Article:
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ARI@LAD: Mattingly on Ryu's start, bullpen's outing

The Dodgers and Yankees have faced each other 11 times in the World Series.

Former Yankees great and current Dodgers manager Don Mattingly was not a part of any of those 11 matchups. Nor was he a part of any World Series, having retired as a Yankee in 1995 before the Bronx Bombers won it all the very next year. Mattingly was hired as a Yankees coach in 2004, having missed six World Series appearances in eight seasons.

Tuesday, as the Dodgers and Yankees get set to play a two-game Interleague series, Mattingly returns to Yankee Stadium for the first time since he left the team with Joe Torre to go to Los Angeles six years ago.

"I'm excited about going back and being on the field," Mattingly said. "It could be a fun couple of days."

Mattingly spent his entire 14-year career with New York. His No. 23 is retired, the only number the Yankees retired of a player who never played in a World Series.

Mattingly said he was never sure if he'd get a chance to manage in New York.

"I didn't know," he said. "I know [former Yankees owner] Mr. [George] Steinbrenner wanted me to manage. He thought I would be a good manager. But I had no guarantees of anything.

"They treated me fairly I thought. Things work out for a reason. That would have been really bad timing for me. Terrible. I was going through some personal stuff that would have been miserable trying to manage for the first time and have that going on. So, that was a blessing in disguise. Coming to L.A. has been great, and obviously there's been a lot of turmoil this year, but I love what I'm doing and I like being in L.A."

Mattingly's reception could be a warm one. Yankees manager Joe Girardi said he expects Mattingly to get cheered louder than himself.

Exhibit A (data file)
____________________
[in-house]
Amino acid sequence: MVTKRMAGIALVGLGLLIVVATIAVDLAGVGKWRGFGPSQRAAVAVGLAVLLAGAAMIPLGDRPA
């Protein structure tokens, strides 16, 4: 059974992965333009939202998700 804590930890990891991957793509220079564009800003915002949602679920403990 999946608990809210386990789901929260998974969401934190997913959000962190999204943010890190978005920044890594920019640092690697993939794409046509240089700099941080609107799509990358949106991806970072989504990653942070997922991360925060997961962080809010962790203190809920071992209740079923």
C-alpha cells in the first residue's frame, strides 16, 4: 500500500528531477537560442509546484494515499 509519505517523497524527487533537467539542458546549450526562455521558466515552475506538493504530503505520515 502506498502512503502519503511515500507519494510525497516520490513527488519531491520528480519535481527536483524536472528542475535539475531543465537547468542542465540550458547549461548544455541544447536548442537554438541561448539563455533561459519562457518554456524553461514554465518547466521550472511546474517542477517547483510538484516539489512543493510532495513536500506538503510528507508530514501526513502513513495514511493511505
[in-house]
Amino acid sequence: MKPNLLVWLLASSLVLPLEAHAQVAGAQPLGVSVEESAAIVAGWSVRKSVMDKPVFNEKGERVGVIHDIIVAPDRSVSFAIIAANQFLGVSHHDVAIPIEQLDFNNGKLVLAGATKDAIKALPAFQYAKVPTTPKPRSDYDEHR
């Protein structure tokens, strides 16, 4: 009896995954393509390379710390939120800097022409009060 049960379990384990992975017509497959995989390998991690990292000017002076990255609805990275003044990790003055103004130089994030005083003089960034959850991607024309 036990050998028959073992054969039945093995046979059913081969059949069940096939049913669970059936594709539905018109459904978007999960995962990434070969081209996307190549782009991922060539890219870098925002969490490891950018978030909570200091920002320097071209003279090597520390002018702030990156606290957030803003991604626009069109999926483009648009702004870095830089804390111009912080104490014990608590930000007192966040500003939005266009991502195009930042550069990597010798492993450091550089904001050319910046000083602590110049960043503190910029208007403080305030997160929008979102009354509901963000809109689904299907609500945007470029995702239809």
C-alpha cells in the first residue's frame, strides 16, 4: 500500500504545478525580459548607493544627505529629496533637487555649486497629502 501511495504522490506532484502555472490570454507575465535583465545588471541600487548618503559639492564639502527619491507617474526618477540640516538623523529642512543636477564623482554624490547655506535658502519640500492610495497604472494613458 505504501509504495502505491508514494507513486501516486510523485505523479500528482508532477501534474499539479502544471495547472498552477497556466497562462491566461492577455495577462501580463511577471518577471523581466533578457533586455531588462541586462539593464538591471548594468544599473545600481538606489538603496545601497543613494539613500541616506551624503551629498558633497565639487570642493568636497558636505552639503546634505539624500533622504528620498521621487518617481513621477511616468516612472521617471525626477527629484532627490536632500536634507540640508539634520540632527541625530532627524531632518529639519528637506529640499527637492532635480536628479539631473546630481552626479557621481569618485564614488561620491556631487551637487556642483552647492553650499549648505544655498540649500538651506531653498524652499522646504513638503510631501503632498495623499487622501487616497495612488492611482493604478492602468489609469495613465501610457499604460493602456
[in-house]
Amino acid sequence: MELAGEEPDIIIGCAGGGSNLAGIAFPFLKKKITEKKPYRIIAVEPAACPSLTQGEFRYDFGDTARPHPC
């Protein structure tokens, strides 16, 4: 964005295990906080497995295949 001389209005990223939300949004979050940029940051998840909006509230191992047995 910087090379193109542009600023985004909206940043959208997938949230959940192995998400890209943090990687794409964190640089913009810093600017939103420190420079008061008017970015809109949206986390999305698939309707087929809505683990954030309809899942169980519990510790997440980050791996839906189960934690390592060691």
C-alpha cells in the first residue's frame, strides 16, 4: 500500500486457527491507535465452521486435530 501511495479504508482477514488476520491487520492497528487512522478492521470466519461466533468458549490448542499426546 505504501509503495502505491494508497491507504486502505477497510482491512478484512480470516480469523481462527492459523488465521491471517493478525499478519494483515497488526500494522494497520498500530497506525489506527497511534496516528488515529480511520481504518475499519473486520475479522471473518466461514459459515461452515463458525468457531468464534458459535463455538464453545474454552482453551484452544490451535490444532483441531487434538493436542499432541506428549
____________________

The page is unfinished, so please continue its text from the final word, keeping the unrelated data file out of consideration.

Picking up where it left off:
"I think it'll be great," Girardi said. "Donnie is one of the greatest Yankees that's ever played. He's one of the greatest teammates that has ever put on that uniform. I know I've always loved him and appreciated what he's done, and I know the fans have seen a lot more than I have. I think it'll be a great day for him."

The feeling could be different between the two historic franchises this time. The Dodgers are buried in last place in the National League West while the Yankees sit behind both the Red Sox and Orioles in the American League East.

Phil Hughes takes the mound for New York after lasting just 4 1/3 innings against the A's his last time out. He has a 4.89 ERA in 13 starts this season as he still searches for a groove.

"I didn't have good stuff that day. It's something that I can't really help sometimes," Hughes said. "It's led to a lot of deep counts, foul balls and the pitch count getting out of control very quickly. I have confidence that I'll bounce back from that."

Hyun-Jin Ryu takes the mound for the Dodgers with a 2.85 ERA. He's coming off four straight quality starts.

Dodgers: Ethier heating up
Andre Ethier is 10-for-24 over his last six games and that could signal good things to come for the Dodgers' offense.

"I feel like we're starting to see him swing the bat that looks more like Andre to me," Mattingly said. "He's had better at-bats. It's been coming for a while, but he's starting to look like himself again."

Mattingly said he'll find a way to use Ethier, Carl Crawford, Matt Kemp and Yasiel Puig, even when all four outfielders are healthy.

Yankees: Tex down, Overbay in
An MRI on Sunday revealed inflammation, but no structural damage in Mark Teixeira's right wrist. Girardi said the first baseman will be down for at least a few days, though the team was unsure if he would need a stint on the disabled list.

Teixeira was removed Saturday when he reaggravated the nagging injury.

"The inflammation should go away, but it's going to take some time," Girardi said. "He's not a player for at least a couple days. Then we'll evaluate."

Lyle Overbay will fill in at first base in Teixeira's absence.

Worth noting
• Puig was 3-for-4 Sunday to raise his average to .479 through his first 13 career Major League games.

• Adrian Gonzalez, a former Red Sox first baseman, is familiar with the short right-field porch in Yankee Stadium. He has five homers in 15 career games in the Bronx.

• Mariano Rivera escaped a wild ninth inning Sunday to pick up his 24th save. Rivera first allowed three hits and a walk before saving the Yankees' 6-5 win over the Angels. Rivera has allowed eight hits over his last 2 2/3 innings.

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